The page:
The benefits of music and singing for kids

By being playful with their voices our kids learn trust, self-love and authenticity.

We seem to use our most uninhibited voices only when we are little. As a new baby is born, its vociferous first cry serves as a call for care, support, and protection. It also is, quite literally, the human cry of survival. Did you know that when the umbilical cord is cut, the newborn’s lungs come into contact with oxygen for the first time and it starts to suffocate? To breathe again, the baby needs to push the airflow back by a loud, airy shriek. 

The human voice

Crying is our earliest vocal behaviour. Evolution created it this way. Thanks to the loud noises it makes, the baby has food and a place to sleep; it is cuddled when cold and changed when wet. Studies show that infants don’t really distinguish between their own voices and the sounds around them. As American psychiatrist M. Scott Peck writes in his book The Road Less Travelled, for a newborn “there are no boundaries, no separation, no identity”. The baby IS its own whimpering and the lullaby its mother sings, just as much as it is the growl of an empty stomach demanding milk. Later in childhood, vocal experiences become the centre of every child’s life. To their parents’ great excitement, babies learn to coo, imitate sounds, and babble the world away, to finally be able to merrily sing their favourite tunes.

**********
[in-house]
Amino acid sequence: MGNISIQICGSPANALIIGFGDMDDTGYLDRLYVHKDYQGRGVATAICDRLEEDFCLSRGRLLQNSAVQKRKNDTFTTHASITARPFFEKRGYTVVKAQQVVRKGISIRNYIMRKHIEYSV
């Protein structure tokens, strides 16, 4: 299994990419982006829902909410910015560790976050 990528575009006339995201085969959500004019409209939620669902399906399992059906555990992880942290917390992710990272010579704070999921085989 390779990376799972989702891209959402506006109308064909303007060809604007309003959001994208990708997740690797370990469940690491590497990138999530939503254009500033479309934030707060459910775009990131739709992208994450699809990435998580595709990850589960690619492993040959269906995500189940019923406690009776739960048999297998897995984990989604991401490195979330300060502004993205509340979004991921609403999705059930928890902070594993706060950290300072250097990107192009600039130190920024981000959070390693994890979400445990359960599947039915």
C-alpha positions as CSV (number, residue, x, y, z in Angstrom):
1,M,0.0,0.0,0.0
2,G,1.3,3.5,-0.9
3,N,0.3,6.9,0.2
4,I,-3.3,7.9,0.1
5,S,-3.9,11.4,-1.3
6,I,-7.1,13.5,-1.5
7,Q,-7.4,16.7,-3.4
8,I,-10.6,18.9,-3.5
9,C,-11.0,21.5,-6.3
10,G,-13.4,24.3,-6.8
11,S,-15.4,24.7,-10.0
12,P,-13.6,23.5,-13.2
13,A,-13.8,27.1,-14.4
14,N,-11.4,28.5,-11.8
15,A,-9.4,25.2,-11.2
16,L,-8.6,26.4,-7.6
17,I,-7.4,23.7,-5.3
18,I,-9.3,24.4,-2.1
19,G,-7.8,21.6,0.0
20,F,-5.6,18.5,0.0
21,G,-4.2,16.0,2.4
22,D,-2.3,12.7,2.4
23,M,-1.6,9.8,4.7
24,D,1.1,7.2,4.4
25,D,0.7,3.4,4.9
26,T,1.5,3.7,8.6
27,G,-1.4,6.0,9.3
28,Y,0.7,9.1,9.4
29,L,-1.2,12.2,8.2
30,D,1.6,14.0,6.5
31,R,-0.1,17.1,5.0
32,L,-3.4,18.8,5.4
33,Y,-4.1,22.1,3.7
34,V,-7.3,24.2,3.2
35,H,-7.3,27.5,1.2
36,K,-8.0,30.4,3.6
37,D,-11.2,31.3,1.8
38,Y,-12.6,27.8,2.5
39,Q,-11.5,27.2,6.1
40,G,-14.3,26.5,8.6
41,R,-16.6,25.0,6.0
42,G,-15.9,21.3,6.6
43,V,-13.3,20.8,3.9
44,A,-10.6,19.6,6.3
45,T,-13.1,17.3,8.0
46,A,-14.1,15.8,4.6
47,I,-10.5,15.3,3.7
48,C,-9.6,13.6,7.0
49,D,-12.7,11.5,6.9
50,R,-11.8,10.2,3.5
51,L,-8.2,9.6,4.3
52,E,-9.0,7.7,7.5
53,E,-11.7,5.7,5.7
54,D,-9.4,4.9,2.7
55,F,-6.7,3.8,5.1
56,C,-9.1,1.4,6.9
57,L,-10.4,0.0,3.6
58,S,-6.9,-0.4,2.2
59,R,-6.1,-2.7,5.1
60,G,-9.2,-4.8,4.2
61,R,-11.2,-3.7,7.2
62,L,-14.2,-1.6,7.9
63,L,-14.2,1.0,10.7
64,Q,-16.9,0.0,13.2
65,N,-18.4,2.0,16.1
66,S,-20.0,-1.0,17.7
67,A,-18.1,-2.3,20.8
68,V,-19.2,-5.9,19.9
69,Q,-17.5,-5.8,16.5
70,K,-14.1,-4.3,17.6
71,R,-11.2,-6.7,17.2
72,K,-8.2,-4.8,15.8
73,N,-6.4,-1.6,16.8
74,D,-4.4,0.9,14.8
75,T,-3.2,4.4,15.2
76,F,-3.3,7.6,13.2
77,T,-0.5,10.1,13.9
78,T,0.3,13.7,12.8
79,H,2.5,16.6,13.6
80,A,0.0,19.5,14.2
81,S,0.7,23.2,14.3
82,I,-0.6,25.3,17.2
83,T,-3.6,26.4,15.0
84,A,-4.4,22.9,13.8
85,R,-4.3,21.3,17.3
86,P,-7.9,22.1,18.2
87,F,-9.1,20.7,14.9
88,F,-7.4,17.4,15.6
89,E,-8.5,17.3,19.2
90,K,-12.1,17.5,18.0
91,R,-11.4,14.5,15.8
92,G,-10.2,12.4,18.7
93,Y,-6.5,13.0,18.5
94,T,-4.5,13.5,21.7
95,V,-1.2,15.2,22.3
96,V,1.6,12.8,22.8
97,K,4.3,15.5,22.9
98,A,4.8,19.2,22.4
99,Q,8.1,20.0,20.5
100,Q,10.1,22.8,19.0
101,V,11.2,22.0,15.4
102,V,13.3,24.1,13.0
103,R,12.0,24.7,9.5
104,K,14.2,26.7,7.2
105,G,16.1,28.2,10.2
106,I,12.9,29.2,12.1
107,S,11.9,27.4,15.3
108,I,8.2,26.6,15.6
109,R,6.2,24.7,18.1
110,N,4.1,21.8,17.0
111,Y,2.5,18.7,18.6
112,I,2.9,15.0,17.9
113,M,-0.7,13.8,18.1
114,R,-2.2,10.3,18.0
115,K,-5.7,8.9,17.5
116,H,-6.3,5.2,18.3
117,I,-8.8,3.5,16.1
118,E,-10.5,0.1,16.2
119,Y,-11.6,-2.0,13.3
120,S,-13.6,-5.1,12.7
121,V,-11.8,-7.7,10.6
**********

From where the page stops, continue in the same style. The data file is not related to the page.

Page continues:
In her book The Human Voice, British journalist Anne Karpf calls the voice “the most powerful tool at the heart of the communication process.” Buddhists believe that it is the vessel of love and tenderness. In the shamanic tradition, the voice is the gateway to deeper spheres of the subconscious. American singer and psychologist Silvia Nakkach praises the benefits of vocal yoga practices. She believes that chanting improves health because it brings together elements of breathing and muscle exercises with a soul-nourishing spiritual awakening. “To sing is to enchant!” she says.

Nurture the inner voice

When we grow older, we tend to forget about the natural powers of this most magical instrument we’ve got from nature. We learn to amend our voices, to control the pitch, volume and tone to suit our audiences. “Children should be seen and not heard”, one aunt may have said to us. “Stop shouting!”, we often tell our own kids when they wildly roam our homes and speak freely in restaurants. “You sound like a girl!” – someone may tease a little boy about his gentle manner of speaking. Few people realise that the voice is a thread that binds us all together, and that the way that we – adults – talk to our children becomes their inner voice. Thus, we should nourish it, not try to repress it.

In a couple of recent studies, psychologists found that children try to manipulate their voices very early in their lives, showing an obvious gender bias towards deeper tones. For example, boys as early as four years old would lower their pitch to sound more mature and less ‘girly’. One American study asked children to guess whether a ‘really smart’ protagonist in a story was a man or a woman. By the age of six, most girls were inclined to believe that the protagonist was a man.

Play out loud